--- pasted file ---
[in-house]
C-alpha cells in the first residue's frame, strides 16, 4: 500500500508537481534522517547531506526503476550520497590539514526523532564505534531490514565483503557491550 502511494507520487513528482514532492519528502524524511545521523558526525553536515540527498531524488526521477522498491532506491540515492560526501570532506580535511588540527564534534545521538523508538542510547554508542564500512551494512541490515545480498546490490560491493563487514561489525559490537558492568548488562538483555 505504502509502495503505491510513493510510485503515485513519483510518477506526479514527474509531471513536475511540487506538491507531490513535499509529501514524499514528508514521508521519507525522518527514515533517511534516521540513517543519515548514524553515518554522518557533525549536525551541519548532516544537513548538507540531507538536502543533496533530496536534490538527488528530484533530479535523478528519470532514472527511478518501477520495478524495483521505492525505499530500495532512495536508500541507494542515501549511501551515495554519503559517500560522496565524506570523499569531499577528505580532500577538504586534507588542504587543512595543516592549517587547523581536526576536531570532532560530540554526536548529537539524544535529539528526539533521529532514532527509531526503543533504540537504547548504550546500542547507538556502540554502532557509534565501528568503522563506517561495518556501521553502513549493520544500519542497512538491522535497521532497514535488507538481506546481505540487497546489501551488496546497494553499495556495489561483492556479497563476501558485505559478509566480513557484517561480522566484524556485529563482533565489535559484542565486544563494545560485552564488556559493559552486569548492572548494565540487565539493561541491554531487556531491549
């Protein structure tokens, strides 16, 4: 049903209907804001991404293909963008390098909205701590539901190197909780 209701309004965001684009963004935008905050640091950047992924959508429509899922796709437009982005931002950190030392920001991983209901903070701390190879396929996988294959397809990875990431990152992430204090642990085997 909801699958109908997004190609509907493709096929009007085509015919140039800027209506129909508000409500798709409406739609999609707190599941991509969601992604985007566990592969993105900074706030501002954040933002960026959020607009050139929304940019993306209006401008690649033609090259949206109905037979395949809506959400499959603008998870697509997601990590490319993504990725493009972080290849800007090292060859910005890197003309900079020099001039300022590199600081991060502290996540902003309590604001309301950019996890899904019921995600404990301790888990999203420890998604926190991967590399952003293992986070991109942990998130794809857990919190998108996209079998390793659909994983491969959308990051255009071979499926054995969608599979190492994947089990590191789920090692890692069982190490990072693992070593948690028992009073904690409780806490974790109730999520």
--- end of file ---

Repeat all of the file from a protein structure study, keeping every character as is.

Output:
[in-house]
C-alpha cells in the first residue's frame, strides 16, 4: 500500500508537481534522517547531506526503476550520497590539514526523532564505534531490514565483503557491550 502511494507520487513528482514532492519528502524524511545521523558526525553536515540527498531524488526521477522498491532506491540515492560526501570532506580535511588540527564534534545521538523508538542510547554508542564500512551494512541490515545480498546490490560491493563487514561489525559490537558492568548488562538483555 505504502509502495503505491510513493510510485503515485513519483510518477506526479514527474509531471513536475511540487506538491507531490513535499509529501514524499514528508514521508521519507525522518527514515533517511534516521540513517543519515548514524553515518554522518557533525549536525551541519548532516544537513548538507540531507538536502543533496533530496536534490538527488528530484533530479535523478528519470532514472527511478518501477520495478524495483521505492525505499530500495532512495536508500541507494542515501549511501551515495554519503559517500560522496565524506570523499569531499577528505580532500577538504586534507588542504587543512595543516592549517587547523581536526576536531570532532560530540554526536548529537539524544535529539528526539533521529532514532527509531526503543533504540537504547548504550546500542547507538556502540554502532557509534565501528568503522563506517561495518556501521553502513549493520544500519542497512538491522535497521532497514535488507538481506546481505540487497546489501551488496546497494553499495556495489561483492556479497563476501558485505559478509566480513557484517561480522566484524556485529563482533565489535559484542565486544563494545560485552564488556559493559552486569548492572548494565540487565539493561541491554531487556531491549
């Protein structure tokens, strides 16, 4: 049903209907804001991404293909963008390098909205701590539901190197909780 209701309004965001684009963004935008905050640091950047992924959508429509899922796709437009982005931002950190030392920001991983209901903070701390190879396929996988294959397809990875990431990152992430204090642990085997 909801699958109908997004190609509907493709096929009007085509015919140039800027209506129909508000409500798709409406739609999609707190599941991509969601992604985007566990592969993105900074706030501002954040933002960026959020607009050139929304940019993306209006401008690649033609090259949206109905037979395949809506959400499959603008998870697509997601990590490319993504990725493009972080290849800007090292060859910005890197003309900079020099001039300022590199600081991060502290996540902003309590604001309301950019996890899904019921995600404990301790888990999203420890998604926190991967590399952003293992986070991109942990998130794809857990919190998108996209079998390793659909994983491969959308990051255009071979499926054995969608599979190492994947089990590191789920090692890692069982190490990072693992070593948690028992009073904690409780806490974790109730999520």